Abigail Woolf was reading a research paper in her AI for Healthcare class about the success of a convolutional neural network — artificial neurons used to analyze visual imagery — that could detect referable diabetic retinopathy, a preventable but major cause of blindness around the world. The paper impressed her, but it was mum on actually utilizing an algorithm with so much potential in clinical settings. “I asked in class why the technology hadn’t been deployed,” said the UC Berkeley Master of Development Engineering student, “and the professor said that it was complicated to standardize the data and processes behind everything.”
Her aunt, who has diabetes, has to make frequent treks to the doctor’s office to get her eyes checked. Woolf also knew there were cheap lenses that could be attached to iPhones for use in clinical settings. What if she could combine these powerful algorithms for detecting diabetic retinopathy — which can be more accurate than doctors — with these lenses that diabetics could use at home? It would save folks like her aunt time and money, while allowing ophthalmologists to spend more time on treating cases and less on diagnostics. Woolf, a member of Berkeley’s Health Tech CoLab, envisions “a data/camera package that can be sold or donated as a single unit to clinics for automated DR diagnostics.”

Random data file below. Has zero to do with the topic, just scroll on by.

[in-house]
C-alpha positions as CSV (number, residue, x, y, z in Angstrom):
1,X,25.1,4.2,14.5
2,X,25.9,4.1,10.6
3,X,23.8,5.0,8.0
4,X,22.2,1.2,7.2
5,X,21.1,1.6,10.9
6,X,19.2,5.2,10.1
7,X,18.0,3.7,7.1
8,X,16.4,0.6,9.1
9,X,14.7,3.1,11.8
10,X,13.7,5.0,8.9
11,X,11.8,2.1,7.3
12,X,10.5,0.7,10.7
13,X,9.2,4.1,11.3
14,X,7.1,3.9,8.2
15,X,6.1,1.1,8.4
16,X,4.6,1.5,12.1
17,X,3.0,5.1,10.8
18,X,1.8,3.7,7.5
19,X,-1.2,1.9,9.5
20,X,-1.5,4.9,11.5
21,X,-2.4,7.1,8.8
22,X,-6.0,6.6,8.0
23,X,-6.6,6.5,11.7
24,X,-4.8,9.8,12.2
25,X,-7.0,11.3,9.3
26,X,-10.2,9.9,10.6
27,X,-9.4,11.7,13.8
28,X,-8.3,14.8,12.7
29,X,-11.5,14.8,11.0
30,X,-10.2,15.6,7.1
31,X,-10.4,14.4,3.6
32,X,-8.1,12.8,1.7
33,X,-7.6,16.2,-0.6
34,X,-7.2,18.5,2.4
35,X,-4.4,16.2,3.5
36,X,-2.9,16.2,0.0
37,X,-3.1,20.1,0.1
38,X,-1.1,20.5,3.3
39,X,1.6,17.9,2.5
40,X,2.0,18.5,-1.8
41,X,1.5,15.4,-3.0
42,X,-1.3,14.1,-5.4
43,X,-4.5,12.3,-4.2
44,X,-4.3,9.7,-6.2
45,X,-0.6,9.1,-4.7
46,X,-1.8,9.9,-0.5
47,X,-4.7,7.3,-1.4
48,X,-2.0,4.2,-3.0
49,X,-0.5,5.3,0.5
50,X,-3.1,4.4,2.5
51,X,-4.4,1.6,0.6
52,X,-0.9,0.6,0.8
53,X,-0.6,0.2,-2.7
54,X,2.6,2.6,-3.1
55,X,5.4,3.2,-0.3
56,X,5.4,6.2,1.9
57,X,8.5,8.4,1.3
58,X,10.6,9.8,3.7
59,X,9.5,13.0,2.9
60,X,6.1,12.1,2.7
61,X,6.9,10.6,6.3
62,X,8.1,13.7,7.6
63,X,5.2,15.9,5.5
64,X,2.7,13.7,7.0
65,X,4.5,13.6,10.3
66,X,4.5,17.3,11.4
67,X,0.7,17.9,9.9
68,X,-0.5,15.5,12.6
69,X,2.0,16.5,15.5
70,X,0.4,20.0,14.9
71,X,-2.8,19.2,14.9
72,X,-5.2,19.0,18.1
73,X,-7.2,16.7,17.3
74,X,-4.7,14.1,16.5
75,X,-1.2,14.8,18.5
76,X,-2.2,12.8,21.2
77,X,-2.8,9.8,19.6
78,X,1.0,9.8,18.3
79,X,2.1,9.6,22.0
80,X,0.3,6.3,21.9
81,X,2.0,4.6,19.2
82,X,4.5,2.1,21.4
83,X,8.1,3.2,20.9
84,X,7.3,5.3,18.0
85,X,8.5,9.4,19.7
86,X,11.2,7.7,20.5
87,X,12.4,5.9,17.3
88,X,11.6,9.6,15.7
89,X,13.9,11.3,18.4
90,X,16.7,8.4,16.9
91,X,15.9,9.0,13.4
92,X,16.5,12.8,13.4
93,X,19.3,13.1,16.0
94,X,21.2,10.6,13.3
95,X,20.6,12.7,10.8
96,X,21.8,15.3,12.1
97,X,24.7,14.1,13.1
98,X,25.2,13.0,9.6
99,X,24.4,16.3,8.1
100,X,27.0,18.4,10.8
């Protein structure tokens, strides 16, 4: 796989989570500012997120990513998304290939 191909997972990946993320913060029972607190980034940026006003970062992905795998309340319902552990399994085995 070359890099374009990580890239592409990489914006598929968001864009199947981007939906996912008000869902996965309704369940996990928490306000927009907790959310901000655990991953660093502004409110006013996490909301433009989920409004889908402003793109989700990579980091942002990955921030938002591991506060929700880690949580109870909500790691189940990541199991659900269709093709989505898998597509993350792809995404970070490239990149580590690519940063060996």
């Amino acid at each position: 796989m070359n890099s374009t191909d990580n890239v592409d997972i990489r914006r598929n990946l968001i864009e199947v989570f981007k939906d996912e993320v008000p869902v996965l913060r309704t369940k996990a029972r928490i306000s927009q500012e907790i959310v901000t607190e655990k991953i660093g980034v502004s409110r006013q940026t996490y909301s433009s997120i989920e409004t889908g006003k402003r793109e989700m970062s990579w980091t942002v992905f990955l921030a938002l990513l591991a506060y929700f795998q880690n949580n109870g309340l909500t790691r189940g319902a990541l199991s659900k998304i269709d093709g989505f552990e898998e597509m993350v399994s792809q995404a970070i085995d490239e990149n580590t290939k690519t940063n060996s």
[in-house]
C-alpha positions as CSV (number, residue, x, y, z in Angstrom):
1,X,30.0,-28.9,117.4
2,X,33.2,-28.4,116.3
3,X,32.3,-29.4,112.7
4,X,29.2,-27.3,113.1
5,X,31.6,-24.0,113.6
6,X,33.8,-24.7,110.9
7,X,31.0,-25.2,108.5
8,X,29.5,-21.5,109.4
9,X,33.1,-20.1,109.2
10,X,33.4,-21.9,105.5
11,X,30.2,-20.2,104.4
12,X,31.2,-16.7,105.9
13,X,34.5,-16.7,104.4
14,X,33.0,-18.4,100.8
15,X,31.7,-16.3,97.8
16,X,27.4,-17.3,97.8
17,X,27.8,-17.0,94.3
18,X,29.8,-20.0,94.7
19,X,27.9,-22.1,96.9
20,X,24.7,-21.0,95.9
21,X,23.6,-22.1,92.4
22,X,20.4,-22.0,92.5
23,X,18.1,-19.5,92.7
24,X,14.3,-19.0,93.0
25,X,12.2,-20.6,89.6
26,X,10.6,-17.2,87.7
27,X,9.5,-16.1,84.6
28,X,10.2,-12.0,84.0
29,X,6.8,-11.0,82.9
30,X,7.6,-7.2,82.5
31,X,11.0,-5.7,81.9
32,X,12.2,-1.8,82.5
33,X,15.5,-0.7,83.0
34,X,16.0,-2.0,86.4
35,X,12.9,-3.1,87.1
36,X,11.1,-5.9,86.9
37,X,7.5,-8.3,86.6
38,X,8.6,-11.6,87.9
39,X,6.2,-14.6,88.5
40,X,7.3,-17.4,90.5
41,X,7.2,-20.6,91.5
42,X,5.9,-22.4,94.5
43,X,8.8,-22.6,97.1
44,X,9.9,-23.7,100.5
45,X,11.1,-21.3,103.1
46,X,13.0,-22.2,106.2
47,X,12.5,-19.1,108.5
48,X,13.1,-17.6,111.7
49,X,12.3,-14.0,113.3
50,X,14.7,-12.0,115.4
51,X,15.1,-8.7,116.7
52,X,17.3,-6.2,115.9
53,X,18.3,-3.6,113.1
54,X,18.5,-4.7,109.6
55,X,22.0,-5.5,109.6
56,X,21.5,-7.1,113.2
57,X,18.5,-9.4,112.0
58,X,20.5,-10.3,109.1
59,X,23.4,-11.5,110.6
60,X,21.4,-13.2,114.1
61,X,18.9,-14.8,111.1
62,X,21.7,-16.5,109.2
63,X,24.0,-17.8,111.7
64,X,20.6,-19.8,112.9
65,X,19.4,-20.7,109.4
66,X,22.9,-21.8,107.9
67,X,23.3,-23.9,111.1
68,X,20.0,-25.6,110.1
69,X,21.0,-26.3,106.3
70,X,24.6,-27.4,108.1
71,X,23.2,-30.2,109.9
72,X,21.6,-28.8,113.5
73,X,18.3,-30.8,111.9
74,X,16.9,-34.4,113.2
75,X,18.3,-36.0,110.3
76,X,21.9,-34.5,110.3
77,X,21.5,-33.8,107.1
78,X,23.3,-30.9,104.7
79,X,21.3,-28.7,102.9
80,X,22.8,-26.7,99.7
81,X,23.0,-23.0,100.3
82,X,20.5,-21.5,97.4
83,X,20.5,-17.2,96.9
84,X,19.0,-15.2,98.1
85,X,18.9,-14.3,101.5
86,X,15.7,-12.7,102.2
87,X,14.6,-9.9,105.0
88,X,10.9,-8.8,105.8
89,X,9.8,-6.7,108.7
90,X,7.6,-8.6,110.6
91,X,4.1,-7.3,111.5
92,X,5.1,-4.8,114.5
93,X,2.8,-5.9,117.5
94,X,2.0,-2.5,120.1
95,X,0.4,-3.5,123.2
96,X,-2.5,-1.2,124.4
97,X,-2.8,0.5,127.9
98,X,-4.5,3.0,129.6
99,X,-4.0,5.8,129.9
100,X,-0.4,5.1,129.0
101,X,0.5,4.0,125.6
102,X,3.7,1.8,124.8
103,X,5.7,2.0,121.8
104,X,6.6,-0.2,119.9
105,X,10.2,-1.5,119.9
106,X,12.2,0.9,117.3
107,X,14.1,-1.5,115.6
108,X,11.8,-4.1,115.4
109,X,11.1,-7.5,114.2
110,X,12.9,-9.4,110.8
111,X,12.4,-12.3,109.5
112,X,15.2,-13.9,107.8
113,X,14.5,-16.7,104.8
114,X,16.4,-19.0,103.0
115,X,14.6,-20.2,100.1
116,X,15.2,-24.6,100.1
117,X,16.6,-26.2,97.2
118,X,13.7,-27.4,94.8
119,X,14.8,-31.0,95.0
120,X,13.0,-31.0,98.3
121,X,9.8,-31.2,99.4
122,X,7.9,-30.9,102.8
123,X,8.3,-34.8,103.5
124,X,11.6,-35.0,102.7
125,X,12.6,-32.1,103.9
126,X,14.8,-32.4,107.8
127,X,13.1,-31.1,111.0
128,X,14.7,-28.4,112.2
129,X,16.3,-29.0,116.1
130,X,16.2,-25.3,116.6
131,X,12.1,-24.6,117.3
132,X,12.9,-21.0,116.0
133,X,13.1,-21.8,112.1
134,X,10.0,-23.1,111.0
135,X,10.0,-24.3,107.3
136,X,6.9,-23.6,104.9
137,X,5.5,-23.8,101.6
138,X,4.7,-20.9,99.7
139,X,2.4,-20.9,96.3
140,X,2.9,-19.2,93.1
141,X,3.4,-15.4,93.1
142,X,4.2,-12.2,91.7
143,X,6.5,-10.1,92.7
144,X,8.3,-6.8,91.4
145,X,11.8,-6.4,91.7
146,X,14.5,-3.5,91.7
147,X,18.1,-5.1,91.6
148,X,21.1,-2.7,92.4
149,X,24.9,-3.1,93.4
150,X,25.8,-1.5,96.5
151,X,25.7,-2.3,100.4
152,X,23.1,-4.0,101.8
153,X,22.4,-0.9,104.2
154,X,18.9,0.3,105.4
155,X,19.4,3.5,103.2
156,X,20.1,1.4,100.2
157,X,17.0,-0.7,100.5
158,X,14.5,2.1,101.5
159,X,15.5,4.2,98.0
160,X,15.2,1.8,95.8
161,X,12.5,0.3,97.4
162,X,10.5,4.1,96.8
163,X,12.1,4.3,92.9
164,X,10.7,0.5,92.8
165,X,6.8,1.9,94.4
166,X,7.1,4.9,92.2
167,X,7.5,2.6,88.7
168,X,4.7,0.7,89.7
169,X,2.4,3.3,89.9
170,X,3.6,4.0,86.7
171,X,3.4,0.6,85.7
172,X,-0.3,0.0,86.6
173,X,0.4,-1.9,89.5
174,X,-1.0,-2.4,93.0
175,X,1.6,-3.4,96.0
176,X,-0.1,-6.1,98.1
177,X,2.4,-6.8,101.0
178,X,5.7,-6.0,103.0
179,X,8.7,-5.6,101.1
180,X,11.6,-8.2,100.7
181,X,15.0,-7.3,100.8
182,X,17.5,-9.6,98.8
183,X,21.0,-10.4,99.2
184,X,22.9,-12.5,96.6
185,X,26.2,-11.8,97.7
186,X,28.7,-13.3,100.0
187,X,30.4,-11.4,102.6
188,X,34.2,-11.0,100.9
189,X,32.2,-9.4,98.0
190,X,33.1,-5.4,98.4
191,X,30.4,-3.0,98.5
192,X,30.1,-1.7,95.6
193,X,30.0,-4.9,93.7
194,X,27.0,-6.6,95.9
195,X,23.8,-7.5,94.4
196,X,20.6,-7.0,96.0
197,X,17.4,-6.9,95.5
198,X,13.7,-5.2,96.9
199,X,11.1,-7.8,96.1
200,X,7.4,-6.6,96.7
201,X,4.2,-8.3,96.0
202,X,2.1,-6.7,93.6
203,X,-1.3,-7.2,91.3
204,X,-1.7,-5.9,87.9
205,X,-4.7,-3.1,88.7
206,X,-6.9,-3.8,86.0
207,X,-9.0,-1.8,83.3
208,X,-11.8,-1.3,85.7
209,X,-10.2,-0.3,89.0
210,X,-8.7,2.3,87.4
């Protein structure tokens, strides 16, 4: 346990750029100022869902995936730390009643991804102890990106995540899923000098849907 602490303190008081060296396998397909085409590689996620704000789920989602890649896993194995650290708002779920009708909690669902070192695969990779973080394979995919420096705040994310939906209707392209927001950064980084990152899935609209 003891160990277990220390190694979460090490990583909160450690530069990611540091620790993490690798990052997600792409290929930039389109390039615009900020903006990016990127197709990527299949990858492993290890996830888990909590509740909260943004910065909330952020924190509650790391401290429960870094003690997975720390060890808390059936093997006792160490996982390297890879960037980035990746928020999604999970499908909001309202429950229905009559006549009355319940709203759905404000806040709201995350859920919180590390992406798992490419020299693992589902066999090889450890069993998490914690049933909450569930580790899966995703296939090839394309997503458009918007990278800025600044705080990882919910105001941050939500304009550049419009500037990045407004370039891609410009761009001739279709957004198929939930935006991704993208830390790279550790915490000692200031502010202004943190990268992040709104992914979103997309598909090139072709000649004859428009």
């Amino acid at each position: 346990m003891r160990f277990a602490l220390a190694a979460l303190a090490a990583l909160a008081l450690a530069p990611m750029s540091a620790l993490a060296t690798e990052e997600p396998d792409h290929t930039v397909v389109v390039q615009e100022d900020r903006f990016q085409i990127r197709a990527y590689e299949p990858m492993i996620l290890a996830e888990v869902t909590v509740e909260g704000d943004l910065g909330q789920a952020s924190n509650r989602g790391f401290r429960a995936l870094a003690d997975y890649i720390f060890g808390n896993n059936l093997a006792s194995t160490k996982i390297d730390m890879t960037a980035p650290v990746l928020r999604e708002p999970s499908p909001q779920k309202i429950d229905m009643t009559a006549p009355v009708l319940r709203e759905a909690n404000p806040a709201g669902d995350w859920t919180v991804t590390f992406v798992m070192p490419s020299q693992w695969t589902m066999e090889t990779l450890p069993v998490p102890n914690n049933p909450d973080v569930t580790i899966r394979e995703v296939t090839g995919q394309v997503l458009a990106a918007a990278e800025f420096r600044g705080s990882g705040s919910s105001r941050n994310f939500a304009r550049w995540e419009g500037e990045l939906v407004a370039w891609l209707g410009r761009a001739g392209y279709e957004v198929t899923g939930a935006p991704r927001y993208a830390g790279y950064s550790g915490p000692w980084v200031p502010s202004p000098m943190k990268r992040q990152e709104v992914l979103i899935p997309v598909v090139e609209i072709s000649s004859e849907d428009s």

The idea earned a final-round spot in the 2022 Big Ideas competition. Of the nearly 200 pre-proposal applications that were received in November from students across every campus of the UC system, sixteen projects were selected from a diverse portfolio of innovations spanning a variety of social impact tracks, including global health, food and agriculture, financial inclusion, energy and resources, education and literacy, cities and communities, data and AI, and art and social change. UC Berkeley, UC Davis, UC Irvine, UCLA, UC Merced, UC San Diego, and UC San Francisco all have projects in the finals. Half of the team leads for the finalist projects identify as female. A quarter of the projects are led by undergrads.
Read more about the finalists and their innovations here.